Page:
In a second mode of operation, the printhead 20 automatically strips a backing 16' from the label as the label leaves the print station. In the strip mode, the label proceeds along substantially the same path 200 as previously described for the batch mode, while the backing material 16' is partially "wrapped" around the stripper plate 210, the platen roller 22, and the stripper assist bar 220, and wound onto the take up spool 206. Unlike the prior art, however, separate gripper rollers are not needed to strip the backing from the label. According to this embodiment of the invention, the platen roller 22 is used to provide the requisite driving or pulling force for the backing material.
The stripping mechanism includes a stripper plate 210 which is positioned immediately downstream of the print line 24. The stripper plate is parallel and is located in close proximity to the platen roller 22. When the backing is to be stripped from the label, the backing material 16' is fed over the stripper bar and around the lower periphery of the platen roller 22 as indicated by the reference character 202. In order to urge the material 16' into contact with the lower region of the roller, a stripper assist bar 220 is located next to and spaced slightly from the platen roller 22. In the preferred and illustrated embodiment the stripper assist bar parallels the axis 41 of the roller 22. Preferably, the axis of the stripper assist bar is located at a point that is greater than 180° but less than 300° from the print line as measured in the direction of rotation of the platen roller. With this arrangement, the backing material is in frictional contact with at least a 90° portion of the lower periphery of the platen roller 22 and indicated by the angle `A`. Since the platen roller 22 is normally driven (in order to drive the print medium past the printhead 20, the backing material itself is pulled due to the frictional contact between itself and the lower region of the platen roller.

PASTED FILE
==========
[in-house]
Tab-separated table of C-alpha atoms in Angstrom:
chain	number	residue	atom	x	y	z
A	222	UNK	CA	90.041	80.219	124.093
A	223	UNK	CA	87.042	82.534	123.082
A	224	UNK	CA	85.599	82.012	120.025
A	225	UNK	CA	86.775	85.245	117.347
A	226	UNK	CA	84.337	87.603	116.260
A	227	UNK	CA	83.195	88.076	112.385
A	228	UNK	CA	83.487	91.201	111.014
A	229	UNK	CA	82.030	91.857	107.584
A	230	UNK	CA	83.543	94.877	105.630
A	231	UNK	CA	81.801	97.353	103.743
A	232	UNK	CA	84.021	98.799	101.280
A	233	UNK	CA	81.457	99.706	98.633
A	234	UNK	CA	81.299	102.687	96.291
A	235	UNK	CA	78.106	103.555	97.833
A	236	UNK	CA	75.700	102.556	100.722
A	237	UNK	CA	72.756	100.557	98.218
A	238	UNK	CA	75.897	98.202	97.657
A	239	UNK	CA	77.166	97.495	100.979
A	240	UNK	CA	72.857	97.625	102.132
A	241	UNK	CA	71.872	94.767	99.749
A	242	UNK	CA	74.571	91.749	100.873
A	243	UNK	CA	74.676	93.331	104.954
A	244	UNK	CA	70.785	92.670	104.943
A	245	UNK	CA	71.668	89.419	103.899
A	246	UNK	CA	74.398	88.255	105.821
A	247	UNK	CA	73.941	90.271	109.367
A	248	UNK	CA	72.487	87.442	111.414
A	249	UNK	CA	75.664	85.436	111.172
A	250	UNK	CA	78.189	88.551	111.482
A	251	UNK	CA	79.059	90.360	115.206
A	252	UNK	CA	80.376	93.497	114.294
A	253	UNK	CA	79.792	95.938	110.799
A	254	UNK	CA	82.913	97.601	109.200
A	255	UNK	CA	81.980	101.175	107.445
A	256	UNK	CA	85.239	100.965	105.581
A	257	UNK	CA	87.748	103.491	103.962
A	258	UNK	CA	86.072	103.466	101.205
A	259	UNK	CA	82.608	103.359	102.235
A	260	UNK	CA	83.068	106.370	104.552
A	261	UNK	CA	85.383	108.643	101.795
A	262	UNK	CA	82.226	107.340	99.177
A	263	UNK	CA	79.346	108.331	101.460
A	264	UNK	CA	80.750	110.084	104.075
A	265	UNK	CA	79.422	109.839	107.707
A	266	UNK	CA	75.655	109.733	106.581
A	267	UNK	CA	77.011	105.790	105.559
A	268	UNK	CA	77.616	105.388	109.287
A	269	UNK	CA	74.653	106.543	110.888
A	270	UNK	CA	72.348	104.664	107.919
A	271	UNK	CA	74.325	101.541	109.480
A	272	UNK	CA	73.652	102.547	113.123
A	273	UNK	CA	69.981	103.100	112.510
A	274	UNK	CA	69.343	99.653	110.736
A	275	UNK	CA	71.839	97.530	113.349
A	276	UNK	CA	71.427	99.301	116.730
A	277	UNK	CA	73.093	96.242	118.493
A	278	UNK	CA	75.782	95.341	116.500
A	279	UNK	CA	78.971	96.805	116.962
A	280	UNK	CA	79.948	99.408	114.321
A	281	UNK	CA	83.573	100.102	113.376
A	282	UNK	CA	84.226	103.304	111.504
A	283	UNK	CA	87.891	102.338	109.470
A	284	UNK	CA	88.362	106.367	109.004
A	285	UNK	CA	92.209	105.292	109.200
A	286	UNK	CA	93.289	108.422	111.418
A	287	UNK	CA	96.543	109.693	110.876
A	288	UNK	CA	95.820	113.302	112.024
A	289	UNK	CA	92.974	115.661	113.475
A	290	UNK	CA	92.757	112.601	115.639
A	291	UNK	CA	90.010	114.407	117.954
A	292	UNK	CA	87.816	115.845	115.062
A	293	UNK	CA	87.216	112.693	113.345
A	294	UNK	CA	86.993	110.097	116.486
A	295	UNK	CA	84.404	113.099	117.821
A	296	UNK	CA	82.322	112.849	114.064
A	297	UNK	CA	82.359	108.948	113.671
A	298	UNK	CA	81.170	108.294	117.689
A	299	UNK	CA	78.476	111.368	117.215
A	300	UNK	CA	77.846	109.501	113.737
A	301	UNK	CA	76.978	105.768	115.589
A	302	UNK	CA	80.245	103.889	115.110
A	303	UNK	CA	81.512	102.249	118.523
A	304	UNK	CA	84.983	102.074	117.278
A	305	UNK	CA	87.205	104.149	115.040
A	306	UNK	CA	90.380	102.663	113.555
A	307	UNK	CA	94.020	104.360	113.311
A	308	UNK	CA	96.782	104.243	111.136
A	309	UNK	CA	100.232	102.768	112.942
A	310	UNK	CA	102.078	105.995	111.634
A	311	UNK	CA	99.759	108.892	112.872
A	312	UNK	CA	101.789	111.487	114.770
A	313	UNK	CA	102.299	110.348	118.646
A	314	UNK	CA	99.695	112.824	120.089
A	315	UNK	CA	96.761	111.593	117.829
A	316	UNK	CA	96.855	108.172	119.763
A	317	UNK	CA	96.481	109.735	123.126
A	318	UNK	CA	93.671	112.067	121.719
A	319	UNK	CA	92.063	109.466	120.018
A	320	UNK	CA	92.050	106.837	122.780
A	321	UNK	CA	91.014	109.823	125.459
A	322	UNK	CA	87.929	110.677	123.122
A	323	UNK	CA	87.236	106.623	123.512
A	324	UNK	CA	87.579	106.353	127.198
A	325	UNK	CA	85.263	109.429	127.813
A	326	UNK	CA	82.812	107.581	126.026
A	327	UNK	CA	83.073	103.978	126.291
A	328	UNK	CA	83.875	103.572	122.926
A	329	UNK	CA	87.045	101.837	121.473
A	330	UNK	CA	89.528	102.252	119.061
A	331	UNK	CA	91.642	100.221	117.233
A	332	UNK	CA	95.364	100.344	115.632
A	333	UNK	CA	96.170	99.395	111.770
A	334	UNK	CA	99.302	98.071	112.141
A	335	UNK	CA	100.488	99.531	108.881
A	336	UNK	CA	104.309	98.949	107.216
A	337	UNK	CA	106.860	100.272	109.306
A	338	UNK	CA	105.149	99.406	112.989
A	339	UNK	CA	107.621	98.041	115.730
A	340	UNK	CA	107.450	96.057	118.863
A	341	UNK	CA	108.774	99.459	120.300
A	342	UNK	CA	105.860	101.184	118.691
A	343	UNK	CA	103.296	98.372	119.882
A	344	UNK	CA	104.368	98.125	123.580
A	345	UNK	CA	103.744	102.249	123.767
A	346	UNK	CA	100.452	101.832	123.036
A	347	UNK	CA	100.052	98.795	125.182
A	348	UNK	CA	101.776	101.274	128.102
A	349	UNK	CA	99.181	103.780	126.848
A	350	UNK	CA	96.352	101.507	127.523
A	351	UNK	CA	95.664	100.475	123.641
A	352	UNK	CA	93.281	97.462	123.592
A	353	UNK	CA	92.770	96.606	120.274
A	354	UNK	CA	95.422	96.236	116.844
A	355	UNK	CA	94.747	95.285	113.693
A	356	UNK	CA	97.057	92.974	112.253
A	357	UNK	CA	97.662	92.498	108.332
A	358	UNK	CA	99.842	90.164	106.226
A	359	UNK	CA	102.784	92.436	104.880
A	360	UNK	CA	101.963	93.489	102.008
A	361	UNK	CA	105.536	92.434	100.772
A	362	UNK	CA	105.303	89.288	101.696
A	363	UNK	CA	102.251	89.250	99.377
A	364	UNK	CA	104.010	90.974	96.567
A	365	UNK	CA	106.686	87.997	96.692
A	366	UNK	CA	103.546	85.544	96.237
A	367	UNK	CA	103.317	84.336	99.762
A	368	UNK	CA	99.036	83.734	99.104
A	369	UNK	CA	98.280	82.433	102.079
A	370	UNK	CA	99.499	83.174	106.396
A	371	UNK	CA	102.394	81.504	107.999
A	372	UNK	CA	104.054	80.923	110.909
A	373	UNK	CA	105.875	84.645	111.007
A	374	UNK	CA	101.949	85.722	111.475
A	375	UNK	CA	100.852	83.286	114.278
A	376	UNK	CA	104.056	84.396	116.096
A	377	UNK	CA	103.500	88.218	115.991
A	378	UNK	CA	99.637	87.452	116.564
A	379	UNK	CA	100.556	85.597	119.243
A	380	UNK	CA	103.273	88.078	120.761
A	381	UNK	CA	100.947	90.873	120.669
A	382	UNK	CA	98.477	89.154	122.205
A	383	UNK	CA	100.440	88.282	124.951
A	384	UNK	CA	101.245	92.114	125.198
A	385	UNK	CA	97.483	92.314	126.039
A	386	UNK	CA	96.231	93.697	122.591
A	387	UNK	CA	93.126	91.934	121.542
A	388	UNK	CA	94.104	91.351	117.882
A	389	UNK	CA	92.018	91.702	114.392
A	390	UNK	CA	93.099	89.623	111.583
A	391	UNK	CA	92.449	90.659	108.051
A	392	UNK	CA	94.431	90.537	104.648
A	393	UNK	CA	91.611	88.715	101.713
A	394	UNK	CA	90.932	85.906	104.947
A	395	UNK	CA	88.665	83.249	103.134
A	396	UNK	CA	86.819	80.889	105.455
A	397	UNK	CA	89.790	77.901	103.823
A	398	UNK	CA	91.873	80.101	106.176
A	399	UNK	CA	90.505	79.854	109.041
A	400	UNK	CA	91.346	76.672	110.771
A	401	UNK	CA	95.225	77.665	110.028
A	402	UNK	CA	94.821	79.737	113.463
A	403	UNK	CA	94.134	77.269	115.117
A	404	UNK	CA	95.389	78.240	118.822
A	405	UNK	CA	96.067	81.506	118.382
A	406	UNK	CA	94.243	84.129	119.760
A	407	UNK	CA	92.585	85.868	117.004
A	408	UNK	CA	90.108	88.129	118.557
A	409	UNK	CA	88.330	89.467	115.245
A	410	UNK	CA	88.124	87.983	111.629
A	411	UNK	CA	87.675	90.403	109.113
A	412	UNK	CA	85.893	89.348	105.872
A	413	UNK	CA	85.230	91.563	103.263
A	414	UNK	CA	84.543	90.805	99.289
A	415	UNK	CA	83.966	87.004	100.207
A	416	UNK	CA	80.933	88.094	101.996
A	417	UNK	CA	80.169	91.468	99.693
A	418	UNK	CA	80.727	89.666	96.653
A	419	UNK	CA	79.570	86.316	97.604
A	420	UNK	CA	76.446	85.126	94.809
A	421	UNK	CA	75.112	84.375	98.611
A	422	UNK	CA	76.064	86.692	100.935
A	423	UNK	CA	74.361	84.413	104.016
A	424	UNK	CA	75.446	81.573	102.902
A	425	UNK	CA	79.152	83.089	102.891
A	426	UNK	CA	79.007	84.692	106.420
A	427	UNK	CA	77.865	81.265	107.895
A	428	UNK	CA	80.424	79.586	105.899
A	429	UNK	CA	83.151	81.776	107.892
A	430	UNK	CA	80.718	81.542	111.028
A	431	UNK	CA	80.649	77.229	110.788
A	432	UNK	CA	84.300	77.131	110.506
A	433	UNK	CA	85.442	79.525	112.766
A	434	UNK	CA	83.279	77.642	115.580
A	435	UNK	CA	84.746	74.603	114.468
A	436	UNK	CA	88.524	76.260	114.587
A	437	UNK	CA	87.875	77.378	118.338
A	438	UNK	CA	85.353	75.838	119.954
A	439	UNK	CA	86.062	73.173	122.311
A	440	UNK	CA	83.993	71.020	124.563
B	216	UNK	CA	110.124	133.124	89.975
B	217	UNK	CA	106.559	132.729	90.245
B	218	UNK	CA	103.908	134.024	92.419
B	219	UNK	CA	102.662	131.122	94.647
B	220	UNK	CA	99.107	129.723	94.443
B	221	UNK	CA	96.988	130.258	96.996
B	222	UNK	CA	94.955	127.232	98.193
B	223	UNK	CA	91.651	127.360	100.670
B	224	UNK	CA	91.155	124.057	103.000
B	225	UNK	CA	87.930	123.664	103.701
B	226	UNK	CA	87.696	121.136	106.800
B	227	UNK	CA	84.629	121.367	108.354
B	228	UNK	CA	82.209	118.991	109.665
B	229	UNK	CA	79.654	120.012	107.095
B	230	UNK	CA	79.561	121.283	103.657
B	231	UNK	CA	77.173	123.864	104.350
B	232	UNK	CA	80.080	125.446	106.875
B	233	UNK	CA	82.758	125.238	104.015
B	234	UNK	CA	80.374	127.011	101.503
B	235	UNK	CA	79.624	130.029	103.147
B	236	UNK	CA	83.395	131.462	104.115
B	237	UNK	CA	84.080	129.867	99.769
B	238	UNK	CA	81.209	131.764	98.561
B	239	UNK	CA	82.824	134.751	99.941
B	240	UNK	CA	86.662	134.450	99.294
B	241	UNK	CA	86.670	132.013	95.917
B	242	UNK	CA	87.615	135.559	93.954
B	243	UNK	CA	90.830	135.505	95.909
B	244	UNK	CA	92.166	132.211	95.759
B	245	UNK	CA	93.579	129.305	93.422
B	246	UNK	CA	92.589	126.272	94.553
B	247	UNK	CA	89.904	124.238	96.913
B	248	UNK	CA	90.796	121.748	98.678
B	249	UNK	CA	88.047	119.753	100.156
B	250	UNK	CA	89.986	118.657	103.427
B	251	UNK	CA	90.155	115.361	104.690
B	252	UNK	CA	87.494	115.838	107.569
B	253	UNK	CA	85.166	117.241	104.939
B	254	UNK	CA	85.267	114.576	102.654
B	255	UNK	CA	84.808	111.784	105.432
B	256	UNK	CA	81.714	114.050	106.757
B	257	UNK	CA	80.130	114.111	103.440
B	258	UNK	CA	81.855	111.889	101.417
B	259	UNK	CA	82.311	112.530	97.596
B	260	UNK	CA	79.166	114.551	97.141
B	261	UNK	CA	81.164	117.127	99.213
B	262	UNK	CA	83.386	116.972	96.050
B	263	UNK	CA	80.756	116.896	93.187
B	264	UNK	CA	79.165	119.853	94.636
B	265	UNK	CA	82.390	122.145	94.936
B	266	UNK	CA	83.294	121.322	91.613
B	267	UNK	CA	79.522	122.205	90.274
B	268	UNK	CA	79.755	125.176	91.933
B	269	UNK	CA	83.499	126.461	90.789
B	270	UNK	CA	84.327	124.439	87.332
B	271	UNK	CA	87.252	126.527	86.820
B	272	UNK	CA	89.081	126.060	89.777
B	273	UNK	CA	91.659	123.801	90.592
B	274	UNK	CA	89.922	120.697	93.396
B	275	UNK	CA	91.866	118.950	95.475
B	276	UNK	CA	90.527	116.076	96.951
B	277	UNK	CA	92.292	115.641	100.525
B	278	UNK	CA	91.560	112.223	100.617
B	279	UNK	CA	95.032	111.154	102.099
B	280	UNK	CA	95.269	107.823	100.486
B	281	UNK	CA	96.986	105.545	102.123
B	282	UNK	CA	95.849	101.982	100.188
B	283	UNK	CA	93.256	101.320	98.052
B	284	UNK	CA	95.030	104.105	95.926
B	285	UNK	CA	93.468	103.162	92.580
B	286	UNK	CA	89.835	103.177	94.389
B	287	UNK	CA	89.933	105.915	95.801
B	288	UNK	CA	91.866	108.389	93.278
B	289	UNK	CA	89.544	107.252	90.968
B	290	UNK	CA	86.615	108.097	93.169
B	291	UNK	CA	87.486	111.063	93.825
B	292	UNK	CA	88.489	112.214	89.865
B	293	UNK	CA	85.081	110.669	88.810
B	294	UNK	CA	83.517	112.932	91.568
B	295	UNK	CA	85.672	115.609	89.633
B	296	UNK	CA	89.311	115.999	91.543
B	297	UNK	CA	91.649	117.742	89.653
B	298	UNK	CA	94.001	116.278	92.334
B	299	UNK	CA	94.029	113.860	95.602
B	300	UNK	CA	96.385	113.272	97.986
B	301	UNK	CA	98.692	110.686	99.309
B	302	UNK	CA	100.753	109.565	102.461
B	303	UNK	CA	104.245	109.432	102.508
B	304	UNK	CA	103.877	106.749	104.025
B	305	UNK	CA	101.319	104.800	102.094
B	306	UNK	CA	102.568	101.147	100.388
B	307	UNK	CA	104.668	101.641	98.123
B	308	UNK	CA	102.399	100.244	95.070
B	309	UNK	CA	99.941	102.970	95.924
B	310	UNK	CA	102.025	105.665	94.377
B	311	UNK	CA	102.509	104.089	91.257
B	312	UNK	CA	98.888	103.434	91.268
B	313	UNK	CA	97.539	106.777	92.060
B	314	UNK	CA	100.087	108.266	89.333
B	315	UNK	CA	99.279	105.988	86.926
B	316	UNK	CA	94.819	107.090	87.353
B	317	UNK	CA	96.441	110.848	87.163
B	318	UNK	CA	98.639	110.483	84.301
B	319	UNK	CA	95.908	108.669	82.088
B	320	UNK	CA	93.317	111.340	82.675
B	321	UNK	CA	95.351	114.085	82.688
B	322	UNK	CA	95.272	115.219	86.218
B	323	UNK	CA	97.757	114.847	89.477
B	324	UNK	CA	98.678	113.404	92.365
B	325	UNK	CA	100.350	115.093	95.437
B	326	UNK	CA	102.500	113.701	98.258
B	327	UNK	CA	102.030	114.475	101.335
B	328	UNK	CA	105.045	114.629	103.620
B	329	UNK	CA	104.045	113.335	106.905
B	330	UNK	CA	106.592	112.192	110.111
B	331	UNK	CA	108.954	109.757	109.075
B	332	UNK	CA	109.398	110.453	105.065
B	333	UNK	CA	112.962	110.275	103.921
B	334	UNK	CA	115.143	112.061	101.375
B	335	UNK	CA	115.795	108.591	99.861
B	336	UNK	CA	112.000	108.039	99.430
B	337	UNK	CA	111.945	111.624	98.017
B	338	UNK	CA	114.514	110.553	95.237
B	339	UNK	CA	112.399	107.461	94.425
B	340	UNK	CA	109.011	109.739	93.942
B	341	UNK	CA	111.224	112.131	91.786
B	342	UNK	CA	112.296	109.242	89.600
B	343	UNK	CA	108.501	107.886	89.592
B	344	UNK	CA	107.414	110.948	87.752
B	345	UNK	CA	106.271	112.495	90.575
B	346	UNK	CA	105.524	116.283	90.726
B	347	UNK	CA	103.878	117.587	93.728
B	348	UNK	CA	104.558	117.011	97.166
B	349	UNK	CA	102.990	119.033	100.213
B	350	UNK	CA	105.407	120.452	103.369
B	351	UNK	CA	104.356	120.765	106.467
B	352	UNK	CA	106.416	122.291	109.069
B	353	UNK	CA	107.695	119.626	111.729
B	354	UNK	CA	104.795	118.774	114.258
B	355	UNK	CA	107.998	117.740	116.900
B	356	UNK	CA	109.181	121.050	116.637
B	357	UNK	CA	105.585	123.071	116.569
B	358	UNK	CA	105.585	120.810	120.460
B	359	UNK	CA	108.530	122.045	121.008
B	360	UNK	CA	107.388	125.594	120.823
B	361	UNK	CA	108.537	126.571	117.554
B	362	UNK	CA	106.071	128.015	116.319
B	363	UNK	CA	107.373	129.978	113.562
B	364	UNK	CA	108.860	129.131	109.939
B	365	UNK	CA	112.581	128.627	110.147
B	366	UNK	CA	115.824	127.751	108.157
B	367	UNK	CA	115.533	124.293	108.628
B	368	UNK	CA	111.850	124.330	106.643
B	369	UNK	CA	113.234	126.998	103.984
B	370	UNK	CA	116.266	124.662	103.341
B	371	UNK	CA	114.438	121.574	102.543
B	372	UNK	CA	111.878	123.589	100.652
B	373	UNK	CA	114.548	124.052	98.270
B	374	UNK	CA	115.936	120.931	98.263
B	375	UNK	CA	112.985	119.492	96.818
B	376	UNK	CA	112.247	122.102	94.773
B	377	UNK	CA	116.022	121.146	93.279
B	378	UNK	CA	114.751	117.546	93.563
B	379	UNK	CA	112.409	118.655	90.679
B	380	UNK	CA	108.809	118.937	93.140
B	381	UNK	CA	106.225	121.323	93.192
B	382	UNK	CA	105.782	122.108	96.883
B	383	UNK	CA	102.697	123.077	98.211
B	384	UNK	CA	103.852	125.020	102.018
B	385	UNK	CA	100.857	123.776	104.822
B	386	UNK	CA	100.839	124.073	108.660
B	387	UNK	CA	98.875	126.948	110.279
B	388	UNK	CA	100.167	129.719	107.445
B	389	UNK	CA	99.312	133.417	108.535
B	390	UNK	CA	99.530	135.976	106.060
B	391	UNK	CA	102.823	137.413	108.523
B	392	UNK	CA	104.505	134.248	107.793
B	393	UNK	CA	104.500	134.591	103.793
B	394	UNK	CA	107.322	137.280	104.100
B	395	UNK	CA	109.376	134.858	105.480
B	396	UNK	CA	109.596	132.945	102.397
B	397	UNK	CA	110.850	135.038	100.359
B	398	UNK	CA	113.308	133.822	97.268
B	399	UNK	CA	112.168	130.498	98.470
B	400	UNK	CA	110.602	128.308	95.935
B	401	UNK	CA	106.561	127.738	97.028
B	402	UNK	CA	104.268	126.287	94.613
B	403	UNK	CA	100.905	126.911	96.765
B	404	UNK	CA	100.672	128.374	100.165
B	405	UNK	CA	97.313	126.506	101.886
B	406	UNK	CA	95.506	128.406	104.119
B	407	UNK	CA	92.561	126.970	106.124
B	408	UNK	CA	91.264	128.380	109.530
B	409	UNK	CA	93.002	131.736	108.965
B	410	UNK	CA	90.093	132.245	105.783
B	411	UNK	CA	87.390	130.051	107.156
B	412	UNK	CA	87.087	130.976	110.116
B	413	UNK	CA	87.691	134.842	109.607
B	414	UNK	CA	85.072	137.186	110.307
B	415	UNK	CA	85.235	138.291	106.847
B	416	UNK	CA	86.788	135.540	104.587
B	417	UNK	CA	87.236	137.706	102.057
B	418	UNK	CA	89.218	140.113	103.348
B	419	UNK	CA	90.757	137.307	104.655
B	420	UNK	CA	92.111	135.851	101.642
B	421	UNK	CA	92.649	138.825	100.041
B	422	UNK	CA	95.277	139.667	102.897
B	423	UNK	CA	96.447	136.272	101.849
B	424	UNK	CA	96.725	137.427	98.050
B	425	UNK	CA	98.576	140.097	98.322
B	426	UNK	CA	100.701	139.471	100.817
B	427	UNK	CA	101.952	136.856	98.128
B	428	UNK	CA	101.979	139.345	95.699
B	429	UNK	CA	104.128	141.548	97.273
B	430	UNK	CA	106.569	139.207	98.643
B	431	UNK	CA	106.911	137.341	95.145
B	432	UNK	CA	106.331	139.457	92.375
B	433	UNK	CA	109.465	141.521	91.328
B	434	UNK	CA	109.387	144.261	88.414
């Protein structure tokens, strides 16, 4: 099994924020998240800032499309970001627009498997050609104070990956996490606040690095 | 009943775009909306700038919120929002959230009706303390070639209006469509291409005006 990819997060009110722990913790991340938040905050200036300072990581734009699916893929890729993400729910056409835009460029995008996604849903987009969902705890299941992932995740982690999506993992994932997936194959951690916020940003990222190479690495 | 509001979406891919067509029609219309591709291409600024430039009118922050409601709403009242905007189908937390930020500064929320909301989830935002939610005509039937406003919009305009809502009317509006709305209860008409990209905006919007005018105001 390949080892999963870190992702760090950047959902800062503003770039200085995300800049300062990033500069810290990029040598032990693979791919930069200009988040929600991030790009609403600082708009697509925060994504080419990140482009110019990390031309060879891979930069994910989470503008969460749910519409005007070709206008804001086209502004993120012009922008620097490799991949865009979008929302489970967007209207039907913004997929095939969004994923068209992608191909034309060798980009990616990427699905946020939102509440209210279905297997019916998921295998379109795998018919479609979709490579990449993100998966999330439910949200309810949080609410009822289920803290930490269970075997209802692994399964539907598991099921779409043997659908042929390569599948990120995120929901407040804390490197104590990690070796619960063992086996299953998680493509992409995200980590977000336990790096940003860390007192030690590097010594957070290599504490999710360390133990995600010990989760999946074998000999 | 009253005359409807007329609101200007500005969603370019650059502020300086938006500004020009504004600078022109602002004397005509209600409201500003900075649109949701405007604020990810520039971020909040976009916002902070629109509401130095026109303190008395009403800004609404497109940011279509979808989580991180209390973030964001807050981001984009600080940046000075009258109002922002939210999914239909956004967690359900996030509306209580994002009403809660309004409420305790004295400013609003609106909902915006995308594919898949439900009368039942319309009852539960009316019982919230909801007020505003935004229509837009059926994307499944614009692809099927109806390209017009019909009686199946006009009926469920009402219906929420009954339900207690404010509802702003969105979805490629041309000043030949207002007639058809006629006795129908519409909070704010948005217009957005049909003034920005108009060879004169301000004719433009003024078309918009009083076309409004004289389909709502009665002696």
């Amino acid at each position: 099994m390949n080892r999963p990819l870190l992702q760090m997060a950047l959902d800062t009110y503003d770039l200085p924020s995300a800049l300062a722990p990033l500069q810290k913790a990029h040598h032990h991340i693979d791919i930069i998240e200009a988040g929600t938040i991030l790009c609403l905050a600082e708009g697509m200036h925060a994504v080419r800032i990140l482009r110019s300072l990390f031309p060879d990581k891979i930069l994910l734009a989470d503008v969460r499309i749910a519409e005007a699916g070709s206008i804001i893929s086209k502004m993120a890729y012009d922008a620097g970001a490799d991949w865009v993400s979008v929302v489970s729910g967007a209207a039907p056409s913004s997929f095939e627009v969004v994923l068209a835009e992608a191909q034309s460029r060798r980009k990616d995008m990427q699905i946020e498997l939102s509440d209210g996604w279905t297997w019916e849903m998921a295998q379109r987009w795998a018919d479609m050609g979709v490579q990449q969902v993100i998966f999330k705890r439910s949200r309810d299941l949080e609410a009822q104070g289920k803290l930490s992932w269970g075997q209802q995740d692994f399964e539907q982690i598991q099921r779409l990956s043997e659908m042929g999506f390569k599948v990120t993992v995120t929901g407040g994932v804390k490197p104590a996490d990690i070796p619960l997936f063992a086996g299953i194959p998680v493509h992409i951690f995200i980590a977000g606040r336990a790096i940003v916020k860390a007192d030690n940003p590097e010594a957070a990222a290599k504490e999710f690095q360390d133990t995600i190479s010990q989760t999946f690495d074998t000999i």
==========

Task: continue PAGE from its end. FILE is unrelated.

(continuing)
The stripping operation operates as follows: the label leaving the print station, tends to follow the path indicated by the reference character 200. The carrier on the other hand, diverges sharply from this plan as it is fed downwardly over the stripper bar. To further facilitate separation of the backing material from the label, a relatively sharp but rounded, well defined corner 210a is provided at the left edge of the stripper plate 210. The backing material then re-engages the periphery of the roller 22, the arc of contact (angle `A`) being greater than 90°. This contact provides the necessary pulling force on the backing to cause separation from the label. The carrier is then wound onto the take up reel 206. With the disclosed embodiment, the drive for the take up spool is not relied on to produce the required pulling force on the backing nor is a separate drive roller necessary.
In order to facilitate loading of the print mechanism when used in this mode, the stripper assist bar 220 is supported by a frame that is pivotally mounted for movement between a loading and a retracted position. In the retracted position, the stripper assist bar 220 is spaced from the platen roller 22. The assembly comprises a pair of parallel arms 224 (only one is shown), the upper ends of which, support the stripper assist bar 220. The lower ends are pivotally mounted to the end plate 48 and a supplemental endplate 225 (a portion of which is shown in phantom in FIG. 2). The supplemental endplate is supported by posts 227a, 227b, 229. The supplemental endplate 225 may be integrally formed with the endplate 50. The frame is rotatable about a pivot axis 230. A locking arrangement including a spring loaded pin 232 is provided to lock the stripper assist bar in its operative position versus the edge 233 of the plate 225.
The mounting of the stripper assist bar allows it to be dropped to a lower position until the carrier is fed between the platen roller 22 and the stripper bar assembly and onto the take up reel. Once threading has been completed, the stripper bar is rotated counterclockwise and locks into the position shown in FIGS. 1 and 2. The pin 232 is engageable with an edge 233 of a locking plate 234 forming part of the supplemental endplate 225.